Hickmann, Hans (1908-1968)

Hickmann, Hans (1908-1968)

Hickmann, a German musicologist, was known primarily as an authority on the musical instruments of ancient Egypt. He devoted much study to the music of the Coptic church, which he felt was a living link between the past and the present (for more details of his research into the Coptic musical tradition, see Oral Tradition, History, and Musical Instruments, above, and Transcriptions in Western Notation, below).

Born 19 May, 1908, in Rosslau bei Dessau, Germany, he received his early education in Halle and continued his studies in musicology at the University of Berlin under the direction of some of the most distinguished scholars of the time, including Erich M. von Hornbostel and Curt Sachs. After his graduation in 1934, he studied at the Staatliche Akademie für Kirchen- und Schulmusik (Berlin-Charlottenberg) and the Berliner Hochschule fur Musik. His interest in Eastern music was first aroused by a field trip to the Siwa Oasis (1932-1933), sponsored by the Berliner Phonogrammarchiv. In 1933, he settled in Cairo, and from here he conducted extensive investigations into the music of Egypt for more than two decades.

From 1949 to 1952, he lectured in many countries of Western Europe. In 1957 he left Egypt because of political conditions and returned to Germany to head the department of Ethnomusicology at the University of Hamburg (see Transcriptions in Western Notation, below). In 1958, as the new director of the Musikhistorisches Studio (Archiv-Produktion) of the Deutsche Grammophon Gesellschaft in Hamburg, he produced many recordings of ancient music, all of great scholarship and authenticity. He died 4 September 1968, in Blandford Forum, Dorset, England.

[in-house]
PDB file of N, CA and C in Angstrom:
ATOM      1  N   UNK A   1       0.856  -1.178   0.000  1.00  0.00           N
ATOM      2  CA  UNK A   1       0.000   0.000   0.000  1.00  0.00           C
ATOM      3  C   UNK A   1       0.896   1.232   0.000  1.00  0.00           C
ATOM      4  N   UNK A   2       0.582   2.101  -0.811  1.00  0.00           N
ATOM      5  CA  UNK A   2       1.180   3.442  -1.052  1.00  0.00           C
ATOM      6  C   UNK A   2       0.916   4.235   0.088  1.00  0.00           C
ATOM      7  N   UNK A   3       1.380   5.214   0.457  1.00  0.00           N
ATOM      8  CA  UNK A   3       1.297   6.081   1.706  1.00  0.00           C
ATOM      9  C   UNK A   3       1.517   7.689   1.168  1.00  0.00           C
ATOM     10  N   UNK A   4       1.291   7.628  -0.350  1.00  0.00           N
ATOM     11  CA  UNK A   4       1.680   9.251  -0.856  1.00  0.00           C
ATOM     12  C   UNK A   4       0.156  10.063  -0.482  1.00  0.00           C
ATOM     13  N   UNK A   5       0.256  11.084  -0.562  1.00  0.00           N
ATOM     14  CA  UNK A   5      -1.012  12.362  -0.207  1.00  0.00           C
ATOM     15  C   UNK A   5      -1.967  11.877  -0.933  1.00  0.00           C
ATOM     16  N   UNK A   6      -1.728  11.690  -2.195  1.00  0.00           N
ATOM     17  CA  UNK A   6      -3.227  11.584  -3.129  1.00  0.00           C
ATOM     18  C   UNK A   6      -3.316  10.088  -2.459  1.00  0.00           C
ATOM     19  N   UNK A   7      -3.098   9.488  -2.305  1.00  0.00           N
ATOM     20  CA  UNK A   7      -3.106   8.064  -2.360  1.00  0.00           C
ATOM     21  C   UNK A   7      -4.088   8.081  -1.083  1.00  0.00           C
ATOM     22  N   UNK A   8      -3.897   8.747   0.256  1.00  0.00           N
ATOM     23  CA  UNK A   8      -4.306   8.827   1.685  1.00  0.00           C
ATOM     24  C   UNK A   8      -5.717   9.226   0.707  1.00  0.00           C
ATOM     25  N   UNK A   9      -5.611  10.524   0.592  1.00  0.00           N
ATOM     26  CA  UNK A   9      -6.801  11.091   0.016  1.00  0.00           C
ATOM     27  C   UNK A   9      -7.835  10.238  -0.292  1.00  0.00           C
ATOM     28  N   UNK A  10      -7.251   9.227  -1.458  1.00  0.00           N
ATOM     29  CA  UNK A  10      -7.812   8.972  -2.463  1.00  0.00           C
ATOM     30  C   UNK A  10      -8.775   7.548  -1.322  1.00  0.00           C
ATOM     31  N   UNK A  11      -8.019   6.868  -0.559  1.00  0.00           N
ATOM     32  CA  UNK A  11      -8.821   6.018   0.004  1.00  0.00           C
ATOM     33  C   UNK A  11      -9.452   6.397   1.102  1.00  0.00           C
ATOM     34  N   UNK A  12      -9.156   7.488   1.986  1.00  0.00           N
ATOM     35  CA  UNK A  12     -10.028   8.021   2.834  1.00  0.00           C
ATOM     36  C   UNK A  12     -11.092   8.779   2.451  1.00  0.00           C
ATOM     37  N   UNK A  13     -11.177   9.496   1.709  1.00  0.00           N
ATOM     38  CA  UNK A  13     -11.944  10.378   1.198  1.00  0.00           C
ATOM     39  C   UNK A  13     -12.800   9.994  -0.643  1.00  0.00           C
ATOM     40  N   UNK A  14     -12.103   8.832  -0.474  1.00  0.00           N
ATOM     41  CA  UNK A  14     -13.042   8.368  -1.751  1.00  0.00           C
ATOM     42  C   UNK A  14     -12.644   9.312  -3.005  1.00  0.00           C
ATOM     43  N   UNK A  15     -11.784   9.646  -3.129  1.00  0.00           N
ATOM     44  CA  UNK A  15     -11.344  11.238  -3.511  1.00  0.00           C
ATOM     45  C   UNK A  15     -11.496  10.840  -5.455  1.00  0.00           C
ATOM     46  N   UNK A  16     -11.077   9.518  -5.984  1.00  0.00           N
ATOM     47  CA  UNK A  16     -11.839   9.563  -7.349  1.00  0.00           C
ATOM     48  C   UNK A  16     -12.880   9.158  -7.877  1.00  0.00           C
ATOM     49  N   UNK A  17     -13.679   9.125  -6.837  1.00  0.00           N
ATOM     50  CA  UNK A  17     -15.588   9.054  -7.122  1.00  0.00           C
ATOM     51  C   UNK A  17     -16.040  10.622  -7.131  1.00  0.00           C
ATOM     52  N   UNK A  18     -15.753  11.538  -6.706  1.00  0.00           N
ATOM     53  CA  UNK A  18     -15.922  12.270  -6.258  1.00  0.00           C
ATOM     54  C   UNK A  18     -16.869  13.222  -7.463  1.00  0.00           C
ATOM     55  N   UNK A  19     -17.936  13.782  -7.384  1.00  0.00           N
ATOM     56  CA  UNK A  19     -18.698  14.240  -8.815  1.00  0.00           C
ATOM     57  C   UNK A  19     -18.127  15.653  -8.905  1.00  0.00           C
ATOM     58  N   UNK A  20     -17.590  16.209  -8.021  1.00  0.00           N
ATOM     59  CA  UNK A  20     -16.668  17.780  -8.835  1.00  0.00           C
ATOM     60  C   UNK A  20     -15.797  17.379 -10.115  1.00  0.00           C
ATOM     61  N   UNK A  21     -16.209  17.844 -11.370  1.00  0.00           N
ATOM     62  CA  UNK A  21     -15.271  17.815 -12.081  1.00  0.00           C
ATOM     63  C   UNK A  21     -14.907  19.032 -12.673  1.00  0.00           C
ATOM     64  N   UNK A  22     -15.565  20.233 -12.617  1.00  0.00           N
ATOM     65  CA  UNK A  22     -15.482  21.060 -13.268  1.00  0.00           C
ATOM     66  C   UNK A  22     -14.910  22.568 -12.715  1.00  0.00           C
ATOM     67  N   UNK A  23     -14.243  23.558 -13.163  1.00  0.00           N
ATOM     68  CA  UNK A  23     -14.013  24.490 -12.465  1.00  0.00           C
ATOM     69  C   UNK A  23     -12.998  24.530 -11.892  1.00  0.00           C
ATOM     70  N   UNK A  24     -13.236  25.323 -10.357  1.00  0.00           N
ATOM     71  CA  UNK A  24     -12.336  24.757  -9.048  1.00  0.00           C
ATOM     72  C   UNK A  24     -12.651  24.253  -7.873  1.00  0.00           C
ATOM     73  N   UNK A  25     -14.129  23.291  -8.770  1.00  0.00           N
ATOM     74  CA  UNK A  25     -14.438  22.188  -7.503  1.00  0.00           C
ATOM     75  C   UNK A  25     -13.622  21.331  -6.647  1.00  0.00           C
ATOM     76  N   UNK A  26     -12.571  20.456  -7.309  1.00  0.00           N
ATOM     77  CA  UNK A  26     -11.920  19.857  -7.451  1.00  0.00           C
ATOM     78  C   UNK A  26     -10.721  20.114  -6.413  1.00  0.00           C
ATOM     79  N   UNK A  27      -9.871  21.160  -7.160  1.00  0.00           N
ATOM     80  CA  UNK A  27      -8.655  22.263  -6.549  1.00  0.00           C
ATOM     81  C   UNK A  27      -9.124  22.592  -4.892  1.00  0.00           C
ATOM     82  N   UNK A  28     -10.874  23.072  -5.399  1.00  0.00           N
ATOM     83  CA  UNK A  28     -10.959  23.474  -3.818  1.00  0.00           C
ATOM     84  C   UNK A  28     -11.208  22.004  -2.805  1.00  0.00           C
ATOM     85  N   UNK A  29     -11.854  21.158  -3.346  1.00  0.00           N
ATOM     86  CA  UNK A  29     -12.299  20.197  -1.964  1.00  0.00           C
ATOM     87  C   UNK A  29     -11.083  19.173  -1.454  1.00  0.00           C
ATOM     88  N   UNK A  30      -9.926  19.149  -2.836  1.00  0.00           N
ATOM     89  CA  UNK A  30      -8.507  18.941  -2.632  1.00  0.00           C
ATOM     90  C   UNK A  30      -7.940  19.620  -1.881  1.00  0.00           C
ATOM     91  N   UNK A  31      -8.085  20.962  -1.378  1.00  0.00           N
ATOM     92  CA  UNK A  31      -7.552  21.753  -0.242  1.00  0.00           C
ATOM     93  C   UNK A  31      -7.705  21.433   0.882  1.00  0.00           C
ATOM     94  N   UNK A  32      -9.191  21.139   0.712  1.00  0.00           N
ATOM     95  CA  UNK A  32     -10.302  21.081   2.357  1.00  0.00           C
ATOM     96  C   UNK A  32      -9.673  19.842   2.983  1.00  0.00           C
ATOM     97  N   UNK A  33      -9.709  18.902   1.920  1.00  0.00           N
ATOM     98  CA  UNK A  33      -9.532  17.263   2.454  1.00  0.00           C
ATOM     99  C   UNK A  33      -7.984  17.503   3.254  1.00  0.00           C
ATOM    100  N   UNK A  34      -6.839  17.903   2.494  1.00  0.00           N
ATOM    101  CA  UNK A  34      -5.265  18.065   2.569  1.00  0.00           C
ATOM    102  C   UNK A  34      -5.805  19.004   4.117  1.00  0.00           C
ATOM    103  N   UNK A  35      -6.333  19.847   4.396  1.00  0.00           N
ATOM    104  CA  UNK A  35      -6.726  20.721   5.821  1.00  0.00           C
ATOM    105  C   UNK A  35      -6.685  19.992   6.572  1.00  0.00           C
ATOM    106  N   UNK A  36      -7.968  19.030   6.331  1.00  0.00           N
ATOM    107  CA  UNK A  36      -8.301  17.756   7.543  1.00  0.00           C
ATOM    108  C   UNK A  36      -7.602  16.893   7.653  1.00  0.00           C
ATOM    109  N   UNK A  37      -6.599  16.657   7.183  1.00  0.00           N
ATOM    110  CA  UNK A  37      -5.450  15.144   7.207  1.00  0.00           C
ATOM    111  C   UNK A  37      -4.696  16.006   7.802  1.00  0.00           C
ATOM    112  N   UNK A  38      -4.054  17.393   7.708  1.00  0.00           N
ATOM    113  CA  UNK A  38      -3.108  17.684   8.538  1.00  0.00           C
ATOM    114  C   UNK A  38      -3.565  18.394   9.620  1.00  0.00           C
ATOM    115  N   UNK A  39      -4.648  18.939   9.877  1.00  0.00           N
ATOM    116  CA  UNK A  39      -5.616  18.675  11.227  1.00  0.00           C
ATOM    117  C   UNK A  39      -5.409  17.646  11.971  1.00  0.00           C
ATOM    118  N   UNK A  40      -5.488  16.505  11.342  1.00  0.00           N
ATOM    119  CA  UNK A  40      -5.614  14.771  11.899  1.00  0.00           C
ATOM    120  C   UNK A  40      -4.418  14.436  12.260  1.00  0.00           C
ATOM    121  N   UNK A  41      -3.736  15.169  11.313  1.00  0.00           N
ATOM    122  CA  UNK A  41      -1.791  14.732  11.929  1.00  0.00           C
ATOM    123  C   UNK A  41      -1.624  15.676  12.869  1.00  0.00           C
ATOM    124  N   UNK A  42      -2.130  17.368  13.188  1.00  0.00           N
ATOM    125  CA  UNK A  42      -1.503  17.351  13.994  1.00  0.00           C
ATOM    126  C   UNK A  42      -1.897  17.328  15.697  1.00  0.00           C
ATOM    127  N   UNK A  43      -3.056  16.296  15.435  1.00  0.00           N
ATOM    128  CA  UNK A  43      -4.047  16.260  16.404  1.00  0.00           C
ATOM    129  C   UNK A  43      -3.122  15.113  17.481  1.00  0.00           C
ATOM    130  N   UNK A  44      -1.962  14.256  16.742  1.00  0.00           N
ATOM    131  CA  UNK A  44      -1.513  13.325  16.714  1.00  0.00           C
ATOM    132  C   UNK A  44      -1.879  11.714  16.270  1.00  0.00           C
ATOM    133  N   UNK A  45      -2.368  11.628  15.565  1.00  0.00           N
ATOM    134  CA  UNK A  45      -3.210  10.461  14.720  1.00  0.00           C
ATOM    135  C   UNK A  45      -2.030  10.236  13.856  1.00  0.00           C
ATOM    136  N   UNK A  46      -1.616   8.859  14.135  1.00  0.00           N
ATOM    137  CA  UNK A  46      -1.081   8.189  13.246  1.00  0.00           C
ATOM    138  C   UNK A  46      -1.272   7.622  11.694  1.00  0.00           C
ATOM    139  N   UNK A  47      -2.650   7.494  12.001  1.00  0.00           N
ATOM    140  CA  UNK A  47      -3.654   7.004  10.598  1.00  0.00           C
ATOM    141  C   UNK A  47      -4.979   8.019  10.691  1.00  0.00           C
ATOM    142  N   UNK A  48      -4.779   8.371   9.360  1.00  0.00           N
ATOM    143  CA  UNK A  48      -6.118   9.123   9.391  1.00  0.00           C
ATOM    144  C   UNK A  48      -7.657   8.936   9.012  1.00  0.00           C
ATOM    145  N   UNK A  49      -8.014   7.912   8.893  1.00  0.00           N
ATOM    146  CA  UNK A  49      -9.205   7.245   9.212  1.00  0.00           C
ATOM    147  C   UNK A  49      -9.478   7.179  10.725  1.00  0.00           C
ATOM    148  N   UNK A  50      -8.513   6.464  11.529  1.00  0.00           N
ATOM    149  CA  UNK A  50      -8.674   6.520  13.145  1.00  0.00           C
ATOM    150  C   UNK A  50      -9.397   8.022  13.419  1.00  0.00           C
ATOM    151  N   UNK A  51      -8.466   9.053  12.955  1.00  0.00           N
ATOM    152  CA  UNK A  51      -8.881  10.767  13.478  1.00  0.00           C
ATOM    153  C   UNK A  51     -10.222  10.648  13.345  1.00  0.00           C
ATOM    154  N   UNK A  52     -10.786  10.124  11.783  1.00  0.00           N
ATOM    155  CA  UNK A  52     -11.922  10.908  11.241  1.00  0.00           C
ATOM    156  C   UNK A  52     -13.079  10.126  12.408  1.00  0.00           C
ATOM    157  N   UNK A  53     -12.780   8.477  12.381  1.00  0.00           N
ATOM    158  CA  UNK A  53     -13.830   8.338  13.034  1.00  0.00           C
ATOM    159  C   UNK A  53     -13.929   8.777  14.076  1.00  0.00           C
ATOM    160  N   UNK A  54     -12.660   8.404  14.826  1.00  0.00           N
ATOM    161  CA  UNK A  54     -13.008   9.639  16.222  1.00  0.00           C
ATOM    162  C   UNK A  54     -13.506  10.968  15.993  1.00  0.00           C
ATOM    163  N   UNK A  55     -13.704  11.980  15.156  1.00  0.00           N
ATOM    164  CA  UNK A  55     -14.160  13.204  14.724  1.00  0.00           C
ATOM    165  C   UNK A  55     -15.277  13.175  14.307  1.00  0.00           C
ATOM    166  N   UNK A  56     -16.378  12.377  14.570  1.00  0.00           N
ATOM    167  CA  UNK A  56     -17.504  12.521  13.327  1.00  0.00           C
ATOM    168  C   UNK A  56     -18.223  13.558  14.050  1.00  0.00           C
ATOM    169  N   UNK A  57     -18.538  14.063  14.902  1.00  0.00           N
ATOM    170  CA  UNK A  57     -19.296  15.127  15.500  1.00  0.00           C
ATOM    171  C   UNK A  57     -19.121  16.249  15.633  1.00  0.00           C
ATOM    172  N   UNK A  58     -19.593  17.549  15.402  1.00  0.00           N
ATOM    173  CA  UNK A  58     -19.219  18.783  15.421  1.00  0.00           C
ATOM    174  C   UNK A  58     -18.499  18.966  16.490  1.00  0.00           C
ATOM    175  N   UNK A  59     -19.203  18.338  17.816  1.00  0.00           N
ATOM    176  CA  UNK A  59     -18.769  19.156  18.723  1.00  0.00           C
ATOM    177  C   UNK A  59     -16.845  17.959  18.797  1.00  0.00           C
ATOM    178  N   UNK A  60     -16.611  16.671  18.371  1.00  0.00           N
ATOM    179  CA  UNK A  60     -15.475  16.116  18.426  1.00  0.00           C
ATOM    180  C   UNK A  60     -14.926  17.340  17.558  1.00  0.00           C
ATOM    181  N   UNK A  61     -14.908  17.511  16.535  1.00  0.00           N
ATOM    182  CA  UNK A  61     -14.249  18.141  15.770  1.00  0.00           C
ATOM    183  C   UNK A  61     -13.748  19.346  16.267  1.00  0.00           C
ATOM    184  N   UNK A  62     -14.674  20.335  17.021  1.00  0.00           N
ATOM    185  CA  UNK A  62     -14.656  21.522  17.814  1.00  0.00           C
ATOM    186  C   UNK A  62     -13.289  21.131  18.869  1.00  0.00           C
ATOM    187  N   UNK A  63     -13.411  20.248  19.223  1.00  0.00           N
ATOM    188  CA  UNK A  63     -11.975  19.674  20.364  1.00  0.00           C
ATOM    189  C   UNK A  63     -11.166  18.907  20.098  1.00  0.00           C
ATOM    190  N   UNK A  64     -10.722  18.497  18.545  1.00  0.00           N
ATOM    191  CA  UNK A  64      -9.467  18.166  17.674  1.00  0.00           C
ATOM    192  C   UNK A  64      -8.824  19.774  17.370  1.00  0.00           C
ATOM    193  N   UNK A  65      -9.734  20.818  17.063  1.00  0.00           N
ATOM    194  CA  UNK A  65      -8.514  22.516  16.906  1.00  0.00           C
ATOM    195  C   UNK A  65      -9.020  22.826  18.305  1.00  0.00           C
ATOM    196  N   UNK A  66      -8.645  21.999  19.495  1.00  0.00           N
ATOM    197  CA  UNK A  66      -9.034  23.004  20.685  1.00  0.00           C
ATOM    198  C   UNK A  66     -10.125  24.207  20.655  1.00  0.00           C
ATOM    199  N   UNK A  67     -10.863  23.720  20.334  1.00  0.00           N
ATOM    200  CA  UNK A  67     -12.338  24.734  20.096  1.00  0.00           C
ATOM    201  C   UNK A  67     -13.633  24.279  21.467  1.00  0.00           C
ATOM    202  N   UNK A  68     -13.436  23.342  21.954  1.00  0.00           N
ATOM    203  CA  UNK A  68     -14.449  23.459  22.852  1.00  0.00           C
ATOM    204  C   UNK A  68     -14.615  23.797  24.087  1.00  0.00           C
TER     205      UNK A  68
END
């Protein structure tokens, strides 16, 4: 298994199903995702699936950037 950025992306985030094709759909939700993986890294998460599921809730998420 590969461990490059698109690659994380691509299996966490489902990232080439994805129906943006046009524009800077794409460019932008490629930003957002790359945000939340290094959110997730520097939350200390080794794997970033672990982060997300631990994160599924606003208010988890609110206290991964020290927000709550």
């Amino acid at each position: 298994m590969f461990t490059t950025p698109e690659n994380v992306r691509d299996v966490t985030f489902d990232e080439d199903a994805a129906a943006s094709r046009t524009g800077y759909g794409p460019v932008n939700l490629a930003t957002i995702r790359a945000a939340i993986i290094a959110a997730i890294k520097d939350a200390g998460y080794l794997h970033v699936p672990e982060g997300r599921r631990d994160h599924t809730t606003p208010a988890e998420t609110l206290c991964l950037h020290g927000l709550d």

His published works cover more than three decades (1934-1968, plus articles published posthumously). A comprehensive bibliography, comprising some 198 entries, is listed in the Journal of the Society of Ethnomusicology, vol. IX, no. 1 (January 1965), pp. 45-53, and vol. XII, no. 2 (May 1969), pp. 317-19.

MARIAN ROBERTSON

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